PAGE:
- For those unfamiliar with the Granada episode, the big difference between it and the story is that in the episode Holmes has Watson stand guard at Three Gables instead of Mrs. Maberley's lawyer, Mr. Sutro. While guarding the house, it is Watson (not Mr. Sutro) who gets attacked although Mrs. Maberley gets chloroformed in both versions.
- The title comes from a line in the Granada episode, when Mrs. Klein asks Holmes why he would take away her chance at happiness and Holmes replies because she is . . .
A DESTROYER OF MEN
I should not have left Watson to face them alone.
He has brushed off my concern as brusquely as it was offered, but I know he is in pain. He hides it well when he knows I am watching. Watson has come to know me almost as well as I know him and so it is not easy to catch him unawares. His movements are only a bit slower and more cautious, his voice carefully steadied and strong. The dressings on his hand and head he changes in solitude. The only reason I know he takes any painkillers (however minimal) is because his energy flags with fair regularity every four or five hours, hide it as he does.
I have seen him with his guard down only twice since returning to Baker Street. Both times, when he believed himself unobserved, I was struck by how tired and injured he looked. However, as his bruises fade, I fear there is another source of pain, one I dare not broach.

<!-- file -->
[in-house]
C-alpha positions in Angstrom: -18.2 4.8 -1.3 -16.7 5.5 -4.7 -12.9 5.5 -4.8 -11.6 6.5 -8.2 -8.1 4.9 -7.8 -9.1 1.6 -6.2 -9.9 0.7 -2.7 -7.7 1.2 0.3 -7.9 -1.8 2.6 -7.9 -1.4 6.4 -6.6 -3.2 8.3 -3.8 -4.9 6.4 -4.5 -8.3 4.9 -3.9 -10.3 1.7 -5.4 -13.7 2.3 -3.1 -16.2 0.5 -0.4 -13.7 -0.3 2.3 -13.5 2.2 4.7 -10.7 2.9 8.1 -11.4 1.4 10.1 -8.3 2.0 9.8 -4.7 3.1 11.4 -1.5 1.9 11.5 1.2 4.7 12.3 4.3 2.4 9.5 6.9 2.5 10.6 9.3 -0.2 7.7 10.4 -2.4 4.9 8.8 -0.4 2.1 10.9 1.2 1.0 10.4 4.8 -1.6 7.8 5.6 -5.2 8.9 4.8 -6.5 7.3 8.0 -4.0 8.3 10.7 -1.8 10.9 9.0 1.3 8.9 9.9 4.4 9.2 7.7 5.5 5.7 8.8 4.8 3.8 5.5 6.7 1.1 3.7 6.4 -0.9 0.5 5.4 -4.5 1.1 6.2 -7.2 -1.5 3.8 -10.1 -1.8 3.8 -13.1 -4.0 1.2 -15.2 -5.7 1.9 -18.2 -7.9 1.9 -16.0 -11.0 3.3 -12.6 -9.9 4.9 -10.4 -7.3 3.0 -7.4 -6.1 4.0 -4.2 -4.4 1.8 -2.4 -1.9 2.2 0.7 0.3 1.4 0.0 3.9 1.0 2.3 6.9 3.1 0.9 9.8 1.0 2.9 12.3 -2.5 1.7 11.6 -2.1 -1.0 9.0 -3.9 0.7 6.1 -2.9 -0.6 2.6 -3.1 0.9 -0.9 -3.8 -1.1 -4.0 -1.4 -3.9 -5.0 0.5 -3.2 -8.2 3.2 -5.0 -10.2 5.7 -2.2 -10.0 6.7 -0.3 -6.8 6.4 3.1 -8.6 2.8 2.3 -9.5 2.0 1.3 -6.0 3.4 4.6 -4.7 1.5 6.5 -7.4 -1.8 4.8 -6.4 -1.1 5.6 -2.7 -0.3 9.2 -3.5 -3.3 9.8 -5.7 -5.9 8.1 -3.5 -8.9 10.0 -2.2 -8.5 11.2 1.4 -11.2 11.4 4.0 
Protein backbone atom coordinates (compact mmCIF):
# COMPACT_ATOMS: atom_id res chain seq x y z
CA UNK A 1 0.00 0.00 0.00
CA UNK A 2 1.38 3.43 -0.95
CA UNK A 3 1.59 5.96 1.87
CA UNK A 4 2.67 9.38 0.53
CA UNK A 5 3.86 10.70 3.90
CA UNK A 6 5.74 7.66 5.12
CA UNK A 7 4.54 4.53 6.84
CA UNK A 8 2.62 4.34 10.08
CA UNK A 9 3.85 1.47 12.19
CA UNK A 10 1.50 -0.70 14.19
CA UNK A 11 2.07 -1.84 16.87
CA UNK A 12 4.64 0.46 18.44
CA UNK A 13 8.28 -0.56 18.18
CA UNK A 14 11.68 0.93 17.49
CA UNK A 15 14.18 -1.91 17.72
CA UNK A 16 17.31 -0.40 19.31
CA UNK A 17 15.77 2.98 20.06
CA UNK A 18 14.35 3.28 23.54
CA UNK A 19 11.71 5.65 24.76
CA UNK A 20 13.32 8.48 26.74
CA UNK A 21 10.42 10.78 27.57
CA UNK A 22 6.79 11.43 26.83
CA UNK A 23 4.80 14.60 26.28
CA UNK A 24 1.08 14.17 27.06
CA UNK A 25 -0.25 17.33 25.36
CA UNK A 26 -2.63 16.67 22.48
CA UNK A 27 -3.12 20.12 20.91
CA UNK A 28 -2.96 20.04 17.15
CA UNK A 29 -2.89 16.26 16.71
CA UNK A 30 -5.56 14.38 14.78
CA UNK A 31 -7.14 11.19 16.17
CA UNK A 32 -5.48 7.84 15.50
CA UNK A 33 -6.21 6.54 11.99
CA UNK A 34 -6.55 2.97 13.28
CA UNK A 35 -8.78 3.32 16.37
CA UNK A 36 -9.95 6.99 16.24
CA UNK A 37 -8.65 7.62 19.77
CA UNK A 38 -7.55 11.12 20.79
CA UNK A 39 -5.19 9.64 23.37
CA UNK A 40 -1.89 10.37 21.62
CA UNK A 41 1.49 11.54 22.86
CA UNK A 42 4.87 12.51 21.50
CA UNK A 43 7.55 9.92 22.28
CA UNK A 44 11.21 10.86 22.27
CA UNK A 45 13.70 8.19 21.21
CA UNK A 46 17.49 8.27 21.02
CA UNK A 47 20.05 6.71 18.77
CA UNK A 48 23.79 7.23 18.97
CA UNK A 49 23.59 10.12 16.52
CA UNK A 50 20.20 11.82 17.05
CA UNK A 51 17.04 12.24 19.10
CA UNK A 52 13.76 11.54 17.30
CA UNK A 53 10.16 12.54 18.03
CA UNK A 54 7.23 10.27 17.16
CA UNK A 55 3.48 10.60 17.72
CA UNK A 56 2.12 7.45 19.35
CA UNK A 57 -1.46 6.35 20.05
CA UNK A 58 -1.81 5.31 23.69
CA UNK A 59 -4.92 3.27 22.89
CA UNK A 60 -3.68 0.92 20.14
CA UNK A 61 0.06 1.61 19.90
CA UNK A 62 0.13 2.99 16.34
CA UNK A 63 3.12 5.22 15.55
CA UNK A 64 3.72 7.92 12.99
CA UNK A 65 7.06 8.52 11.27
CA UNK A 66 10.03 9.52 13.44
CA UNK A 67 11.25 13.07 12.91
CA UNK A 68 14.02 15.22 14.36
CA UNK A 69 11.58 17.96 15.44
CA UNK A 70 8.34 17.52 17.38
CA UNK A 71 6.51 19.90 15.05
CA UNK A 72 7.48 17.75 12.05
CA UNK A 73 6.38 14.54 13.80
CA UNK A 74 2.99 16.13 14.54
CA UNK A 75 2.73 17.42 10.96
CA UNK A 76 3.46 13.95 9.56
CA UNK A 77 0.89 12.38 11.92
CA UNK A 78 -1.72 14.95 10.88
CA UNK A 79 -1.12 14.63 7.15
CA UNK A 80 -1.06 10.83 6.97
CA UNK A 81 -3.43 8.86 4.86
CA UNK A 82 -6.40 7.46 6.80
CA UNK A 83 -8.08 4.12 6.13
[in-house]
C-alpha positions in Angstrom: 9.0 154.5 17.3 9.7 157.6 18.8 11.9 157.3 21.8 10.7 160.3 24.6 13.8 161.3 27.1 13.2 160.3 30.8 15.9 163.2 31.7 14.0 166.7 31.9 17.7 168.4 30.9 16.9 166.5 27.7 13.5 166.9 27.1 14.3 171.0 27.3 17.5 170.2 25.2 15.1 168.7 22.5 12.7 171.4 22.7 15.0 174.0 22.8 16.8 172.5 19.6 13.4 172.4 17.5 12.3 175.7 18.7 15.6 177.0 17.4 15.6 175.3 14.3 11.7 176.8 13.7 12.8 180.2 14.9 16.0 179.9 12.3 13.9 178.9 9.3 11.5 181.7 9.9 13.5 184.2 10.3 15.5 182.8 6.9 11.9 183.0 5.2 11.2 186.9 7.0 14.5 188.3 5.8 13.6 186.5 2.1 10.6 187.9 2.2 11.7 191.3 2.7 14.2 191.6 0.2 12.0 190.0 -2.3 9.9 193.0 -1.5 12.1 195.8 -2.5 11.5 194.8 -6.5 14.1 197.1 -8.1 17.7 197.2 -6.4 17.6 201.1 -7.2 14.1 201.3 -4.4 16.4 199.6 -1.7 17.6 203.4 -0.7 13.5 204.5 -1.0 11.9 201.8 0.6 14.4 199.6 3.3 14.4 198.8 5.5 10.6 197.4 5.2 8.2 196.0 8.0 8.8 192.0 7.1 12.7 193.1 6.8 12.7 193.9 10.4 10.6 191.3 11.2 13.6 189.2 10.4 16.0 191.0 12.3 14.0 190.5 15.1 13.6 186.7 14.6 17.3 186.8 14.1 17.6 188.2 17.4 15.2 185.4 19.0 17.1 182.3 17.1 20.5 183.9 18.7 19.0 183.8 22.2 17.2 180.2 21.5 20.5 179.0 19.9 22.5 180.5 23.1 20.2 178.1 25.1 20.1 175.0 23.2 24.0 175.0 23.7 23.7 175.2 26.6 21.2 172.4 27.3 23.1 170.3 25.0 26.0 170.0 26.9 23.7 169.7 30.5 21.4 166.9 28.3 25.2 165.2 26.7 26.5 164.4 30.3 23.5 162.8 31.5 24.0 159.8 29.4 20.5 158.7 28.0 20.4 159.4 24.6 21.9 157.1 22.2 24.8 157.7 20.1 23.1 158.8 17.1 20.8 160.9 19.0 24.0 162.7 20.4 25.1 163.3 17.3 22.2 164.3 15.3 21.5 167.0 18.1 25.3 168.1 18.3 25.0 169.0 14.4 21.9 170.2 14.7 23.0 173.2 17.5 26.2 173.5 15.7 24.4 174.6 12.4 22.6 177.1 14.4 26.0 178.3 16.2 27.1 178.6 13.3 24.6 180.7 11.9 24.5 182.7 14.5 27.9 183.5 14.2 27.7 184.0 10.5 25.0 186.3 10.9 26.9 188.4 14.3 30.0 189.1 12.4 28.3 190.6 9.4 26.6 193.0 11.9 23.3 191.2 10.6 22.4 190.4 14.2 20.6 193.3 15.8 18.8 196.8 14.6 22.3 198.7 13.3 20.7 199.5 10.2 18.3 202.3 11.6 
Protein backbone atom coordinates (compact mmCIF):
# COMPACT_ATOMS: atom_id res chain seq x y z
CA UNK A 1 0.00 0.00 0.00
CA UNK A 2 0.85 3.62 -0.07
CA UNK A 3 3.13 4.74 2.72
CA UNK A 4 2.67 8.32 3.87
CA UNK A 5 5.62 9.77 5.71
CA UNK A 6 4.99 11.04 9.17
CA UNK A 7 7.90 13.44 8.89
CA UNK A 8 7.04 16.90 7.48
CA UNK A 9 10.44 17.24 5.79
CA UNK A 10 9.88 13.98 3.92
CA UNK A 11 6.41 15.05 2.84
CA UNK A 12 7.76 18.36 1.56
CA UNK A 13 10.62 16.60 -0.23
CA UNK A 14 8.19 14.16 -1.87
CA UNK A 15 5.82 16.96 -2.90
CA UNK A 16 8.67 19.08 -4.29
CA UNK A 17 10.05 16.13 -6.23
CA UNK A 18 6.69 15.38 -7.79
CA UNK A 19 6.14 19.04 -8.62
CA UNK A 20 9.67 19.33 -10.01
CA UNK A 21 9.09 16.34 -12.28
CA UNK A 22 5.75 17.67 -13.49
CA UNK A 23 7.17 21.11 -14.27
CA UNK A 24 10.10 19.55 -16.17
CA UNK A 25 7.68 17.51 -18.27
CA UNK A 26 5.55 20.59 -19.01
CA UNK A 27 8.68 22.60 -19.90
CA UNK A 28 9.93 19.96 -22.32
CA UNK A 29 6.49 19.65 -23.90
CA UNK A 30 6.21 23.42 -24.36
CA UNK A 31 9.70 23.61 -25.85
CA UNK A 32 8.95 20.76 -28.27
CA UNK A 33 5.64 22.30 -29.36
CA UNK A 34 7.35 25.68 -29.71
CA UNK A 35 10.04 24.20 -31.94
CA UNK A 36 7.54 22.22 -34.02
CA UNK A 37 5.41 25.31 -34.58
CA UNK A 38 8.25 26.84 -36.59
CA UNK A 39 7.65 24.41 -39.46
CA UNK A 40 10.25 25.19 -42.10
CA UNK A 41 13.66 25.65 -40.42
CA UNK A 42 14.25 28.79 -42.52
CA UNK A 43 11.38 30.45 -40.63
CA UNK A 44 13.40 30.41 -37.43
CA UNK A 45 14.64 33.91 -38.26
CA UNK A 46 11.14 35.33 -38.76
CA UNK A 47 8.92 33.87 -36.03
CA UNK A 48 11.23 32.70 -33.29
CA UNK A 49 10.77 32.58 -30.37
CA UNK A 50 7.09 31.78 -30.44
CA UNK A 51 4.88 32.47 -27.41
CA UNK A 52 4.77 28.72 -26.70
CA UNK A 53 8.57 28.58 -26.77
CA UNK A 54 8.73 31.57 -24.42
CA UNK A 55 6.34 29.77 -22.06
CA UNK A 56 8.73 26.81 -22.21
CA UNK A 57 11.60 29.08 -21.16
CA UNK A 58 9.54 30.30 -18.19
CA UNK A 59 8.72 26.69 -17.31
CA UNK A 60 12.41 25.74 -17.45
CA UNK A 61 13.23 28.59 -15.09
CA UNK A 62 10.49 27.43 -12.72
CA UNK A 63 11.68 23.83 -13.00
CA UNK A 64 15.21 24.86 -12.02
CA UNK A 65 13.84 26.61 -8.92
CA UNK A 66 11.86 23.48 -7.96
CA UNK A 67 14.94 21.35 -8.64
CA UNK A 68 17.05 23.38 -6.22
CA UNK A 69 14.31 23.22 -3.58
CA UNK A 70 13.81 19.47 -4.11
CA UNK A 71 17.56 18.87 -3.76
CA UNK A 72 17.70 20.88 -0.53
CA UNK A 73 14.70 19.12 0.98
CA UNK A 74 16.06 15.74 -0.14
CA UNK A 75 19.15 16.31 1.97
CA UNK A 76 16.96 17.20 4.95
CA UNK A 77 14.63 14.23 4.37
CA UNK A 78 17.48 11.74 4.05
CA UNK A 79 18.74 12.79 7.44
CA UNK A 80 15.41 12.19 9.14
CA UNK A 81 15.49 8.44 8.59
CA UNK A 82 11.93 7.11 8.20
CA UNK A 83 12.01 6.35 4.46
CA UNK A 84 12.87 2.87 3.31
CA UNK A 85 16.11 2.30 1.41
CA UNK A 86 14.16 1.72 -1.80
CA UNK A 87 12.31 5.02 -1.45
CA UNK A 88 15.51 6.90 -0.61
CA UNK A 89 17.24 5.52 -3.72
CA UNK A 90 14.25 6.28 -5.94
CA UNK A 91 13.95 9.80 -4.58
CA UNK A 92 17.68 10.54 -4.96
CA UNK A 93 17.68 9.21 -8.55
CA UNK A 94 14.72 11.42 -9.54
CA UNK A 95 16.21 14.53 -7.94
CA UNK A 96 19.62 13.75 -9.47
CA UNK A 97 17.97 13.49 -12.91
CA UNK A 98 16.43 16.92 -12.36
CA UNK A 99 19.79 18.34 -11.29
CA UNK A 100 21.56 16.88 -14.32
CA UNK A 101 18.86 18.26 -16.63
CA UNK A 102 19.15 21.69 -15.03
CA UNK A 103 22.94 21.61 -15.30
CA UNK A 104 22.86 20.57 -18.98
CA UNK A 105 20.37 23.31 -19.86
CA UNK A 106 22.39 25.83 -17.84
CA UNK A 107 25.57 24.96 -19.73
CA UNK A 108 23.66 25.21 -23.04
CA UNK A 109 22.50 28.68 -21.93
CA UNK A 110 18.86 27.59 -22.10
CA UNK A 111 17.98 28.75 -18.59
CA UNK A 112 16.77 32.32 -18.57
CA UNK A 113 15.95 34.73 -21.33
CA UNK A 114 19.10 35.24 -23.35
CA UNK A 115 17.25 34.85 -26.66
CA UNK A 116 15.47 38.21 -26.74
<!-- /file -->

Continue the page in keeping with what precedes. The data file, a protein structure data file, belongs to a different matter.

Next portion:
He feels he failed me.
I charged him with the safety of Mrs. Maberley, to guard and protect her and her home. That he was attacked – "brutally," as Mrs. Hudson put it – is of secondary importance. Still a soldier to the core, he feels he had a duty and that duty was not carried out. That is a blow far more painful and lasting than the black eye.
So too is the acknowledgment of his age. Though we are both athletic to a point in our own ways, neither of us will see our forties again. I myself was very nearly overcome by Steve Dixie at the beginning of this case and he was but one man. Barney Stockdale had at least one accomplice at Three Gables.
The fault is mine. Was I so foolish as to believe a burglary attempt was but a possibility and not a certainty, knowing what I did of the sort of men in Mrs. Klein's employment? Such a mistake is inexcusable in my line of work. Mrs. Maberley was my client; I should have protected her. She ought to have found refuge elsewhere while I stayed at Three Gables, with Watson, in anticipation of the break-in.
It was I who failed, not Watson, yet I hesitate to confess my culpability. In this partnership, I am not the man of letters. I do not want him to interpret my words as mere placations, or worse, as remonstrations for incompetence.
I believe, in this case, actions may speak volumes more than words. A number of petty problems have come my way, ones that portend no foreseeable violence. I shall wait another day or so and then see if Watson is game for another, preferably more mild, adventure.